The members chosen by Deal are his executive counsel D. Todd Markle (to serve in place of the governor); Douglas County District Attorney J. David McDade; Judicial Qualifications Commission member Linda Evans—who is also the wife of former Georgia Republican Party general counsel J. Randolph Evans; and State Bar President-elect Kenneth L. Shigley.

Lt. Gov. Casey Cagle tapped Senate Ethics Committee Chairman John Crosby, R-Tifton; Senate Judiciary Chairman Bill Hamrick, R-Carrollton; and Senate Urban Affairs Committee Chairman Ron Ramsey Sr., D-Decatur.

House Speaker David E. Ralston, R-Blue Ridge, appointed Rep. Mary Margaret Oliver, D-Decatur, an attorney; Rep. Jay Powell, R-Camilla, an attorney and former mayor; and House Special Rules Committee Chairman Willie Talton, R-Warner Robins.

On May 6, Chief Justice Carol Hunstein affirmed that she will sit on the panel and also named Atlanta Judicial Circuit Superior Court Judge Ural D. L. Glanville, a former Fulton County magistrate, and Waycross Judicial Circuit Superior Court Judge Michael P. Boggs, a former Democratic state representative.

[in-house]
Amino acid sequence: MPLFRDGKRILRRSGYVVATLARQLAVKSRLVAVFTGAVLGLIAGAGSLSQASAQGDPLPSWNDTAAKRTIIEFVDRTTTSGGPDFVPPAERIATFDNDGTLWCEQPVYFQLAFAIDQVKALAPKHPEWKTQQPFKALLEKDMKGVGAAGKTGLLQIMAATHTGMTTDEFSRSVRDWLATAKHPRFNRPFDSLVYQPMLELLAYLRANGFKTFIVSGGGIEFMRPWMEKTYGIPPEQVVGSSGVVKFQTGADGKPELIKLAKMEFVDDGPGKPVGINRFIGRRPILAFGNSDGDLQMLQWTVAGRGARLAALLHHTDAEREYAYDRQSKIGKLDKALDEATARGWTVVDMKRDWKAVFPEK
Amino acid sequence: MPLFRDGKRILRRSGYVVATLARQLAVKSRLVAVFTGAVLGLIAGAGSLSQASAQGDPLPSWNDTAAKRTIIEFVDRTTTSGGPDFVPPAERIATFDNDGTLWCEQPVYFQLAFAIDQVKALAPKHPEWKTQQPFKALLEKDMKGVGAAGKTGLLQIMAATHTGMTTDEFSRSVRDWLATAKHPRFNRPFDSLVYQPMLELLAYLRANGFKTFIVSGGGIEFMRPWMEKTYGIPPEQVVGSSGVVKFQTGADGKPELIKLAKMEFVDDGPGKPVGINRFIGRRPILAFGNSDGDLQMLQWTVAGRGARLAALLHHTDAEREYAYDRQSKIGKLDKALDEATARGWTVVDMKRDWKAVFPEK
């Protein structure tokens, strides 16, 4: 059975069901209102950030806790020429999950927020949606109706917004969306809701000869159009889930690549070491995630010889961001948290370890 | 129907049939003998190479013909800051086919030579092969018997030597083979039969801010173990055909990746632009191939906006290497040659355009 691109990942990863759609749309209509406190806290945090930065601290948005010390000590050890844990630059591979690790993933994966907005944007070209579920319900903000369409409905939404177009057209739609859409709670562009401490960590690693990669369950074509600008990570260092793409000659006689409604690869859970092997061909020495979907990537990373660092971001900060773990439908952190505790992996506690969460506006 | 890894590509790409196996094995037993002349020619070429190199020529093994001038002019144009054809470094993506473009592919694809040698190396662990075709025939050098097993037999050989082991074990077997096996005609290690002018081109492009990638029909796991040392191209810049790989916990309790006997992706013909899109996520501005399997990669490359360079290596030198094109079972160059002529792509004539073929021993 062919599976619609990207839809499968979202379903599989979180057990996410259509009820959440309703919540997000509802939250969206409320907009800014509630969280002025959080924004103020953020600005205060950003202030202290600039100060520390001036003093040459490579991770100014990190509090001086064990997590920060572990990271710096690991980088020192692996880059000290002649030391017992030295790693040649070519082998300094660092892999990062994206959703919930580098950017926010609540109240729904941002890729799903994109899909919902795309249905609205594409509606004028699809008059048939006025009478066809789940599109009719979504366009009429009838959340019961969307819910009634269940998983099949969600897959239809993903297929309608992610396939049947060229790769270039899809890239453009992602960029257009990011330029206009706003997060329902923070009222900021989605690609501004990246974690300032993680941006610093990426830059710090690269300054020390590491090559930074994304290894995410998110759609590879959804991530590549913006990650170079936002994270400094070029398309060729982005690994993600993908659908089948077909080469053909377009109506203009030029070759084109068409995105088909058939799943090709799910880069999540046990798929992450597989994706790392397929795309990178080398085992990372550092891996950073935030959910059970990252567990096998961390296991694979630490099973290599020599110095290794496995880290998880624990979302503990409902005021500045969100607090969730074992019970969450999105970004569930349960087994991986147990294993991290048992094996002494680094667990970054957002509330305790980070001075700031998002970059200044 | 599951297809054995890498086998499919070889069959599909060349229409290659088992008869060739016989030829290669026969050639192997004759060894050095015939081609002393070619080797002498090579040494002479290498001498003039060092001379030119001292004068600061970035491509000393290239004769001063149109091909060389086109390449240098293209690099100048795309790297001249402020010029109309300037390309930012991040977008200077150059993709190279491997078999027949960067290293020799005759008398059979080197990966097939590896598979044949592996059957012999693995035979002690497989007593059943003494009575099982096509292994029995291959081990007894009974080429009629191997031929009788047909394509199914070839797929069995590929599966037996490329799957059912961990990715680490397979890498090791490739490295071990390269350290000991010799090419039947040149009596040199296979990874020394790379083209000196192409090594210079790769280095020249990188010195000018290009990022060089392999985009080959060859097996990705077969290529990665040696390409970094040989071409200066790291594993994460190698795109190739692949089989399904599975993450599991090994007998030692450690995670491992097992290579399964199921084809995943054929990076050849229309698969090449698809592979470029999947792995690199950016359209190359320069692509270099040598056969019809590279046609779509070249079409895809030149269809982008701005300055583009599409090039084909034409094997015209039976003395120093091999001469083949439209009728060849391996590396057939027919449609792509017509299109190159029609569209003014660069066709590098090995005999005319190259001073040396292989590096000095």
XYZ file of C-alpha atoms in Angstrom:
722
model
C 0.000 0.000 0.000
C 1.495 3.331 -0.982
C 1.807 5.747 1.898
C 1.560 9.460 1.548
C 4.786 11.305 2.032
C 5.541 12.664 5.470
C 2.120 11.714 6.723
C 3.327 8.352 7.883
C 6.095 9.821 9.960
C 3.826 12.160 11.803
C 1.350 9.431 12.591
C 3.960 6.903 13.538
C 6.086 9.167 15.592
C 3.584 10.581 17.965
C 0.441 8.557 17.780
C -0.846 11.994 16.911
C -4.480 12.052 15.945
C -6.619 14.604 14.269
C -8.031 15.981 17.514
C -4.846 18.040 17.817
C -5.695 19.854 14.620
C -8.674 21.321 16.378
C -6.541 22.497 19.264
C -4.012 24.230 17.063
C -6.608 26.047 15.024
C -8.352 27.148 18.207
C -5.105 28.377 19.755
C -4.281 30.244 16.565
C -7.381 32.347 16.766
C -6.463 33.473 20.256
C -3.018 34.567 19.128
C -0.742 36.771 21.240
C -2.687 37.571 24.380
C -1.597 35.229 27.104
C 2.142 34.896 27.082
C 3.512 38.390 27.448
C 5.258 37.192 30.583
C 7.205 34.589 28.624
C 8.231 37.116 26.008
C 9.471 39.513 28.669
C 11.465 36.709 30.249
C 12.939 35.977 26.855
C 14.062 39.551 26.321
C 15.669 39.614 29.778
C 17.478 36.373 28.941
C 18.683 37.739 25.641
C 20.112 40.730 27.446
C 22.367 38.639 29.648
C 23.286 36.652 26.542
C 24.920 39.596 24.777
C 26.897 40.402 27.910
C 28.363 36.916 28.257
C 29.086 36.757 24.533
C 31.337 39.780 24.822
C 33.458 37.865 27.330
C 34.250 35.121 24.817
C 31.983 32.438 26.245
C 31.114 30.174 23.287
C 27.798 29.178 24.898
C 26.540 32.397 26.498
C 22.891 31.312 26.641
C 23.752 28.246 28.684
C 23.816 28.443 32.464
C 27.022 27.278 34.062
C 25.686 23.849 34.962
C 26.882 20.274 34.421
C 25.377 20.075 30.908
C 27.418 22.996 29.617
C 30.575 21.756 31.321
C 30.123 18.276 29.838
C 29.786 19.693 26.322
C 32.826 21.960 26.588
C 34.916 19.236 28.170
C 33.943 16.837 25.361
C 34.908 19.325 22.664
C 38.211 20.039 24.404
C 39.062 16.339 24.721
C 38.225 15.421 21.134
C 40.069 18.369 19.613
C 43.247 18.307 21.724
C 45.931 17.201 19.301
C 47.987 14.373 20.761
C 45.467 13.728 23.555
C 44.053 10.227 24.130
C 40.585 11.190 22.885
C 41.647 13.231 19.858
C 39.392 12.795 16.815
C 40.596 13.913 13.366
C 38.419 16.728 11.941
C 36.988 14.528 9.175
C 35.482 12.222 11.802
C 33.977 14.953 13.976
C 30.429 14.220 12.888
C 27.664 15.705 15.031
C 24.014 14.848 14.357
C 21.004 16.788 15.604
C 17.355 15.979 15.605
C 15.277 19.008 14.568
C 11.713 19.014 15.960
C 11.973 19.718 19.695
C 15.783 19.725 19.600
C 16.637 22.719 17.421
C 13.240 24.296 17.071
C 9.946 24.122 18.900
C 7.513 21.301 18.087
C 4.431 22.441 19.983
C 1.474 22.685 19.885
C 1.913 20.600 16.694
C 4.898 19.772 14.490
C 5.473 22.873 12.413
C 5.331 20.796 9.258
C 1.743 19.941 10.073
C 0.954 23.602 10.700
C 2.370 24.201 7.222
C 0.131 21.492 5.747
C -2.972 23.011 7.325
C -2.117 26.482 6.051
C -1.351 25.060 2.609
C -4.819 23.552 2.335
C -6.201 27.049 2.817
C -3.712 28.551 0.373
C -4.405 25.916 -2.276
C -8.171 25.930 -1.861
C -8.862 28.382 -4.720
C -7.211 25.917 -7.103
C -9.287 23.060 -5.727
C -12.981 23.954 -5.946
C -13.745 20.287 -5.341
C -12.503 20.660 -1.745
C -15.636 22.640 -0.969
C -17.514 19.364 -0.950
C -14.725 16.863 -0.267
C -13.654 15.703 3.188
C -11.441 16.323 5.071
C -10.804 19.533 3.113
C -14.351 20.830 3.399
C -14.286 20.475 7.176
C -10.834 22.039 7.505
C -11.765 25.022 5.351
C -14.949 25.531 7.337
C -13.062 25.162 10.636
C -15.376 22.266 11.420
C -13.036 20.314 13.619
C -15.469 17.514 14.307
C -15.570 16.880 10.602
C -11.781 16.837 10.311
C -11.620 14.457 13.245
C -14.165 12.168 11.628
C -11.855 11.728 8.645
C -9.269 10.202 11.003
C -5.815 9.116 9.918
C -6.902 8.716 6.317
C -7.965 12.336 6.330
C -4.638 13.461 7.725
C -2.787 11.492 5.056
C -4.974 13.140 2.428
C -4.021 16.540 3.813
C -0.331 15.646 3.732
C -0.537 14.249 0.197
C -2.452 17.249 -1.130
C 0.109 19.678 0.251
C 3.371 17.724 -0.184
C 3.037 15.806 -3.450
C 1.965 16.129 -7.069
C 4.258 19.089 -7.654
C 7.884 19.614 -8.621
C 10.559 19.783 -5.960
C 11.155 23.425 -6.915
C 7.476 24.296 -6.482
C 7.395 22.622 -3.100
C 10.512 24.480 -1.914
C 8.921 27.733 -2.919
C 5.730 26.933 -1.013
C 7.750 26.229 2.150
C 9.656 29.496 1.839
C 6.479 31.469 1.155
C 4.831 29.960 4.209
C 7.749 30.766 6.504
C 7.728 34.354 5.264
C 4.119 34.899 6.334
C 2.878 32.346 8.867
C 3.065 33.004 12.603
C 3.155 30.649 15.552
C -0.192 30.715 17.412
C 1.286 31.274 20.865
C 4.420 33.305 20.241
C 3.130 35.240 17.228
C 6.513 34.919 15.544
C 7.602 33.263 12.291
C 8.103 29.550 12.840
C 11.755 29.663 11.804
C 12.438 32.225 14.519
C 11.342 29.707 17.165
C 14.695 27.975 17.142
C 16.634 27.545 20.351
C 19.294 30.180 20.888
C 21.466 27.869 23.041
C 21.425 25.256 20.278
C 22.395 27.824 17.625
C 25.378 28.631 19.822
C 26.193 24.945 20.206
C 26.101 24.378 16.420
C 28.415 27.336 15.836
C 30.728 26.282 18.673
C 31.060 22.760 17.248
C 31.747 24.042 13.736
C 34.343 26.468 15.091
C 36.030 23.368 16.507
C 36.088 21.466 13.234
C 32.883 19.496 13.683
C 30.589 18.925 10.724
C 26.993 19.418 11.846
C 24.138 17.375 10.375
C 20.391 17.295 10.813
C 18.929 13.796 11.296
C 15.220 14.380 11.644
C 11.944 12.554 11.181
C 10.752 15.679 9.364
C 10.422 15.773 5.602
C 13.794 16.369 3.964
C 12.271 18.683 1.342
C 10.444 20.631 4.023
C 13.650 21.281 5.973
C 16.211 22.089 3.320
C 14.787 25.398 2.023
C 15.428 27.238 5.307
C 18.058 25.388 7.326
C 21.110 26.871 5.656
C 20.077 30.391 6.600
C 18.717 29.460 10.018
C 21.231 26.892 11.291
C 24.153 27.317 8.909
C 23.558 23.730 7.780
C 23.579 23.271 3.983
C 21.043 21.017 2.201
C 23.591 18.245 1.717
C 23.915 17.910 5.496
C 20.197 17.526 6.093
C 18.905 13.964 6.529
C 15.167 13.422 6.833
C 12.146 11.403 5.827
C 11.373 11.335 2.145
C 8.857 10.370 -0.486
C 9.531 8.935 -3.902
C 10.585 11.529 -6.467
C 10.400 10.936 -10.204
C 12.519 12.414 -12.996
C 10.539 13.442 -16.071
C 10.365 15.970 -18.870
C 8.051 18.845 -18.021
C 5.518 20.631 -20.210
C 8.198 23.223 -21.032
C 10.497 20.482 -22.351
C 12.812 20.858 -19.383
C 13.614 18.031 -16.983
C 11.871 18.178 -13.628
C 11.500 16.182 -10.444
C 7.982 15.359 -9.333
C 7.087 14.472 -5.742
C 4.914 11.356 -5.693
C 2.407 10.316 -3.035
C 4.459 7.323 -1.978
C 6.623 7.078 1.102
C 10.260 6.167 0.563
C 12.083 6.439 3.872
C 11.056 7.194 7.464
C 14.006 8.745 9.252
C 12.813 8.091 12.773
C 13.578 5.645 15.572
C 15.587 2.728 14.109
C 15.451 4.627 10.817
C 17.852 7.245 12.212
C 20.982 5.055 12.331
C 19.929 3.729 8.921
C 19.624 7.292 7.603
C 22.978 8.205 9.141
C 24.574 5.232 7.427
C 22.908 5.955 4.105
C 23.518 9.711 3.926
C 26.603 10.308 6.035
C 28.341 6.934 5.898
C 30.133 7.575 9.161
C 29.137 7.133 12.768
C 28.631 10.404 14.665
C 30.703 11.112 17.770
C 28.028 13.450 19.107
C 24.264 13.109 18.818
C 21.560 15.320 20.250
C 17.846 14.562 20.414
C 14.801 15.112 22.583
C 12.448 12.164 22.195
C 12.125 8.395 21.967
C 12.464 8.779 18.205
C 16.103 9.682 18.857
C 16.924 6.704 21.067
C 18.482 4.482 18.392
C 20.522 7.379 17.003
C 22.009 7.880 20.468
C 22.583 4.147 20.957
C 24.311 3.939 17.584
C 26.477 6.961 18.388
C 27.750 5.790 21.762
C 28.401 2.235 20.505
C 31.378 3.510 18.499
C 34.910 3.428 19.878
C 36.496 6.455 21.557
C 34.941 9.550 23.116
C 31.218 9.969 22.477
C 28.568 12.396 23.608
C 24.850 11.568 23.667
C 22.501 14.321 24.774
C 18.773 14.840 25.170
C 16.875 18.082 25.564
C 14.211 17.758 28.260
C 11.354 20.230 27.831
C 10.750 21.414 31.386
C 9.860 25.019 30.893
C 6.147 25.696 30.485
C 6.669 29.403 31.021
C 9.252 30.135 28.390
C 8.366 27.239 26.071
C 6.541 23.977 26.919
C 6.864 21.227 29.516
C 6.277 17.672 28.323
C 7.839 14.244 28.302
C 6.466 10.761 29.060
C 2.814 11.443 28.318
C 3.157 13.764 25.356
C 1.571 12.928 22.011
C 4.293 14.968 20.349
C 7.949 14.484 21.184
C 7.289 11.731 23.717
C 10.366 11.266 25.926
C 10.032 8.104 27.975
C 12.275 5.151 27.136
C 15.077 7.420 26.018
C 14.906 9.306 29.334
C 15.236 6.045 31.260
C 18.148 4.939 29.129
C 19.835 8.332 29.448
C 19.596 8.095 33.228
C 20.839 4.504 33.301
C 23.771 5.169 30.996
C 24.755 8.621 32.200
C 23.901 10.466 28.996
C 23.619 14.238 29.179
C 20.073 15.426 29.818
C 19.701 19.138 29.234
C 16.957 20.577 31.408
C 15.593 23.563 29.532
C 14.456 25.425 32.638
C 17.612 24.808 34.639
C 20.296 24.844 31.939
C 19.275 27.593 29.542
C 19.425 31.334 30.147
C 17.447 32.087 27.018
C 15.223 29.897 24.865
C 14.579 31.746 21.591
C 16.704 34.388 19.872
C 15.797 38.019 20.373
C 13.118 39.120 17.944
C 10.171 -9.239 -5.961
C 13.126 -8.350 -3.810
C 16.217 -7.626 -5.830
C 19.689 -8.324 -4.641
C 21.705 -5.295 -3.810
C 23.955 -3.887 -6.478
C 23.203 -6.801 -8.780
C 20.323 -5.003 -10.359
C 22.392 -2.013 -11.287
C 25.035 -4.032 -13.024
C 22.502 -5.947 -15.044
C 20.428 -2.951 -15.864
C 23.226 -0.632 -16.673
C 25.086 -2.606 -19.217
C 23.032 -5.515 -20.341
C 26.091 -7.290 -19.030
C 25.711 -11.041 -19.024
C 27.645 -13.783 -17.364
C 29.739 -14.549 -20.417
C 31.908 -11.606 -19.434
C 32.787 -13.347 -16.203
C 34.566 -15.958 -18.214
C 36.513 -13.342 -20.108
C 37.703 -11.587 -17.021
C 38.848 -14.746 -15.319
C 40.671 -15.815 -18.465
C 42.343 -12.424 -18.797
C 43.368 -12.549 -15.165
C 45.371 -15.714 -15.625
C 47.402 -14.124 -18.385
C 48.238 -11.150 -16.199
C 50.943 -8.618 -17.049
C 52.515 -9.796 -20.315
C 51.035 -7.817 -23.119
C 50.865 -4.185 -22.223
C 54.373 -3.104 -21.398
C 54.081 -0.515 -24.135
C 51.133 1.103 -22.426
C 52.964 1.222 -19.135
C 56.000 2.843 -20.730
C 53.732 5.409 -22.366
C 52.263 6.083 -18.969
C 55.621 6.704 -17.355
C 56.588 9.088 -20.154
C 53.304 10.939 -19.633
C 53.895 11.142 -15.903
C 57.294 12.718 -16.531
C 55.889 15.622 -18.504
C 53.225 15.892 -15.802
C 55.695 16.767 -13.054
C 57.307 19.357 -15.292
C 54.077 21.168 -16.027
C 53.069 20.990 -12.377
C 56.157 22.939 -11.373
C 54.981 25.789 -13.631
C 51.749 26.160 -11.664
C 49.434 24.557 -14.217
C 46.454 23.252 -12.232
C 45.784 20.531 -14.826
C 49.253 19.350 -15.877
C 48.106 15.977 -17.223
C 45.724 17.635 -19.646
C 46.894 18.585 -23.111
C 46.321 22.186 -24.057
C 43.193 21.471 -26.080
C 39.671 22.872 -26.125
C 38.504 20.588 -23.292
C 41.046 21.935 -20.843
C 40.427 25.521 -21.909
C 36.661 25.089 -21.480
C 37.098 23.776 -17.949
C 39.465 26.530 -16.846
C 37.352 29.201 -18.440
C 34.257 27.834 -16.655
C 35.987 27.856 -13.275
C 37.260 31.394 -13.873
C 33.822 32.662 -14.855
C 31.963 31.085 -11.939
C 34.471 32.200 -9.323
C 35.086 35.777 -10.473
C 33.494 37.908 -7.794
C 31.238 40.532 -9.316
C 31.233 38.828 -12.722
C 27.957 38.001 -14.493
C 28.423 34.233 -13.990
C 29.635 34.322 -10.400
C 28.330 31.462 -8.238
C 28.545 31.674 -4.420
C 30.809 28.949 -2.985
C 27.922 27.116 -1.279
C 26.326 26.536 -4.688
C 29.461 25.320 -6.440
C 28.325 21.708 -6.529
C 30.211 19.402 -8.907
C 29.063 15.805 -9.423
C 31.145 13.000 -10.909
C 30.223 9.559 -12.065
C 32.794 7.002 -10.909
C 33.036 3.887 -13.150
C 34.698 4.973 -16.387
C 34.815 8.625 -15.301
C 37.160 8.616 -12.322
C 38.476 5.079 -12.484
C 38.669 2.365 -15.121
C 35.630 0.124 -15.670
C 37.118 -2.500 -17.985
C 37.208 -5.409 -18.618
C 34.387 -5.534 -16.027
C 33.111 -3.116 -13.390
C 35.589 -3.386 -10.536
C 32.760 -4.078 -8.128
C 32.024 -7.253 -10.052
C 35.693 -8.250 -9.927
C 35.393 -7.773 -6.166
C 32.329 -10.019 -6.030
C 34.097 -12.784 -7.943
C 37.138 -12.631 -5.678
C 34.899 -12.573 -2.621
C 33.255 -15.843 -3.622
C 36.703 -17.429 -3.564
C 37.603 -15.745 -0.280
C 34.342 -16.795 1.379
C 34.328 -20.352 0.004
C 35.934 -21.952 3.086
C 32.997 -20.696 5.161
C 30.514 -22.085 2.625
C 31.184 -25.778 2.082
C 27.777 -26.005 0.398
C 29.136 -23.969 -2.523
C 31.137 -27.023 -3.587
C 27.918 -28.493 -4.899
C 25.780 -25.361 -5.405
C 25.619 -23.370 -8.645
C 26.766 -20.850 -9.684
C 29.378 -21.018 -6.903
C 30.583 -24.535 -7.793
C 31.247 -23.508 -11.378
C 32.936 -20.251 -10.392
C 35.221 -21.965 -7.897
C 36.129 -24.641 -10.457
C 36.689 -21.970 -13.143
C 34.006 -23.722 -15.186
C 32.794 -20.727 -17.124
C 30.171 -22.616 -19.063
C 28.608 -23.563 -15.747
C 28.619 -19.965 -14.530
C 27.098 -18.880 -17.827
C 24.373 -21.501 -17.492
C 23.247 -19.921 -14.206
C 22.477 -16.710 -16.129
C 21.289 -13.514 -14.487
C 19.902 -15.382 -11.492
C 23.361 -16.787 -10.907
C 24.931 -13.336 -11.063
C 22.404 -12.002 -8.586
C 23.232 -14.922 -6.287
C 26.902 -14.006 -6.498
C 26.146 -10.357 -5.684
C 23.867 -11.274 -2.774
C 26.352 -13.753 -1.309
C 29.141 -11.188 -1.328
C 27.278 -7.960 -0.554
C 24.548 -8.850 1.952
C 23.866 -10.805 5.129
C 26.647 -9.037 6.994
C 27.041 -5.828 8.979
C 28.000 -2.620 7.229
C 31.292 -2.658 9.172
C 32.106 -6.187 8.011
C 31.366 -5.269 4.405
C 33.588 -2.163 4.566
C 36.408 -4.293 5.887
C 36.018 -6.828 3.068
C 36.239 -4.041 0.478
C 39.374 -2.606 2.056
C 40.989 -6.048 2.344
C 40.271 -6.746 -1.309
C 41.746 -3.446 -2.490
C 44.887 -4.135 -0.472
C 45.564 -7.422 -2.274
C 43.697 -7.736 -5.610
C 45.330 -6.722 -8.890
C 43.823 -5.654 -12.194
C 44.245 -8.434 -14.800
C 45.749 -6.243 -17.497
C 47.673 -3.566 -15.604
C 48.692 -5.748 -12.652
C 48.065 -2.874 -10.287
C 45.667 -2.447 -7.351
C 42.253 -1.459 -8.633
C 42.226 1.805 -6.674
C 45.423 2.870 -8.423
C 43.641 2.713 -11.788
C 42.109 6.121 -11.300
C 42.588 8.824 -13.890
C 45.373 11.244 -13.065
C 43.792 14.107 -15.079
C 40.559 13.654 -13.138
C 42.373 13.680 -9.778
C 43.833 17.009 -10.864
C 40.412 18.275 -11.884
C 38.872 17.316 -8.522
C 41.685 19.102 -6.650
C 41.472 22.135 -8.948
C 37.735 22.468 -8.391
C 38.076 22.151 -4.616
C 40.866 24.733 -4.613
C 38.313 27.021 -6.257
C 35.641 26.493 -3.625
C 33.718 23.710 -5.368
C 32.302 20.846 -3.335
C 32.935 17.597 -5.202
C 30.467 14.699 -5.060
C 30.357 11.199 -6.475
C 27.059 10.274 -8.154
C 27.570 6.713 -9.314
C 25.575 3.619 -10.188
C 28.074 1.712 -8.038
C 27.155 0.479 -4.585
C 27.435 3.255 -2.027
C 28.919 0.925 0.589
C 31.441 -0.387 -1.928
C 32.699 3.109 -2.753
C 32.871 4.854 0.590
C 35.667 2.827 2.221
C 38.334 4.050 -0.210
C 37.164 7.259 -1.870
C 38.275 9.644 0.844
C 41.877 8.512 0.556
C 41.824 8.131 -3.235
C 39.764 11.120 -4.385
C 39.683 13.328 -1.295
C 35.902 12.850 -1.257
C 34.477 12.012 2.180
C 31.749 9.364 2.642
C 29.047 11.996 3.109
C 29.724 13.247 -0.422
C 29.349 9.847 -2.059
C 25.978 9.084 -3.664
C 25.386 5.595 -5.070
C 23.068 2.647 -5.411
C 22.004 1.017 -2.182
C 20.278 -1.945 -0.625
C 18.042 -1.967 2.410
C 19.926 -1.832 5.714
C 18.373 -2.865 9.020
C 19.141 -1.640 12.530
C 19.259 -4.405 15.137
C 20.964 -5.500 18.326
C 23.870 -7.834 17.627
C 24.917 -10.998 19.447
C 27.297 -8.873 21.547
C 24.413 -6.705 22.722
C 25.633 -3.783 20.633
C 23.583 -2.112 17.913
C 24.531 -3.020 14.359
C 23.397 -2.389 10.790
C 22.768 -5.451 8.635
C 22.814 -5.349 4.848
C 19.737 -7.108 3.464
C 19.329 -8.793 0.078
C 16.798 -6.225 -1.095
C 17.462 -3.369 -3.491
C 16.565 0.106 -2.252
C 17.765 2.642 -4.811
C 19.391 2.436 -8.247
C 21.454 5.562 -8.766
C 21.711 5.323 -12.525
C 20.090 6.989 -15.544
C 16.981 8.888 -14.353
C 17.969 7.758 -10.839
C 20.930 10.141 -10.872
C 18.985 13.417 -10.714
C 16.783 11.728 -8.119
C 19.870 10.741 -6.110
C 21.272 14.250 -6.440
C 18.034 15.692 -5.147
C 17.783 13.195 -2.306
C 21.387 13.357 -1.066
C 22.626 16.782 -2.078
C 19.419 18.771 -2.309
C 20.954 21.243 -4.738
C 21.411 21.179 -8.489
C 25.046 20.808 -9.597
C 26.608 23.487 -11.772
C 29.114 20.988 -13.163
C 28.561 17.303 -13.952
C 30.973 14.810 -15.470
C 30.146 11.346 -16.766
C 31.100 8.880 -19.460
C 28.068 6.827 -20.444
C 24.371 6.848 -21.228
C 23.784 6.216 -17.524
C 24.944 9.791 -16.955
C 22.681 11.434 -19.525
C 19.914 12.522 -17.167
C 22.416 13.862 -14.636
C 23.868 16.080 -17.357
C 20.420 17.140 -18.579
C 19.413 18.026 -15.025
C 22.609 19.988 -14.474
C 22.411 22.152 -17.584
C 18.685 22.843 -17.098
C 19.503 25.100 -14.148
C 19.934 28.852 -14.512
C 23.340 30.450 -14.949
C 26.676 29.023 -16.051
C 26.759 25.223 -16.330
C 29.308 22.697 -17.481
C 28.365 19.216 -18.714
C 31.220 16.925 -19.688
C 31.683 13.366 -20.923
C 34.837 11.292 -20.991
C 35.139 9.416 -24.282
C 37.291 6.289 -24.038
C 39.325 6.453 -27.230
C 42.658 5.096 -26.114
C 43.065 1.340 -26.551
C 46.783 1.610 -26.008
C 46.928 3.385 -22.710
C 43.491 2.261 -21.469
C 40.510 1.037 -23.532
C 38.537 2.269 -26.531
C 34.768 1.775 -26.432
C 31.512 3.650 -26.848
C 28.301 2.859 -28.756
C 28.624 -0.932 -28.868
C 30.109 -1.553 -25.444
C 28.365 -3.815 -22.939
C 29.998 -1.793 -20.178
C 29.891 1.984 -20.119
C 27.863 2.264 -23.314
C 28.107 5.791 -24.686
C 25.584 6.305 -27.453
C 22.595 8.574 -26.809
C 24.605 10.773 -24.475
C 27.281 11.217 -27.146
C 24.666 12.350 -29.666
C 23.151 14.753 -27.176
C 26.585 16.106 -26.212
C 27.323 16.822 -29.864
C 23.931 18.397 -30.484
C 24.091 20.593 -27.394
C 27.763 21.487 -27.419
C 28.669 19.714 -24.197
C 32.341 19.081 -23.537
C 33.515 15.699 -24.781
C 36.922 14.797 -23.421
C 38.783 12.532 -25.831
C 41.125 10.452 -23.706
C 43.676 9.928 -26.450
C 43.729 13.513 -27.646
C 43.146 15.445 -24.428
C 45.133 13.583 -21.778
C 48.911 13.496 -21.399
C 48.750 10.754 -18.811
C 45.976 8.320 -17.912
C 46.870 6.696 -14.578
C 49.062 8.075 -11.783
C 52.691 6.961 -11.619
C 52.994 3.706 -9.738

Deal signed House Bill 265, which created the special council, last month in his son’s courtroom in Hall County. The council must report its findings and recommendations to next year’s General Assembly.

“With this council now in place, it is our hope to uncover new approaches to make Georgia communities safer while increasing offender accountability, improving rehabilitation efforts and lowering costs,” Deal said in a written statement. “While this effort should ultimately uncover strategies that will save taxpayer dollars, we are first and foremost attacking the human costs of a society with too much crime, too many people behind bars, too many children growing up without a much-needed parent and too many wasted lives.”

Deal, Hunstein and others already have suggested that the council should consider the effectiveness of accountability courts, such as DUI, drug and mental health court programs that offer alternative sentencing and rehabilitation programs for non-violent offenders, as well as giving judges more discretion at sentencing and thus eliminating some mandatory minimums.

Several of the council members attended a one-day conference on May 6 hosted by the American Bar Association in Washington where they heard strategies from other states that have recently embarked on reform initiatives.

In the past week I’ve run across an unexpected convergence between my roles as a trial lawyer handling brain injury cases and as president-elect of the State Bar of Georgia.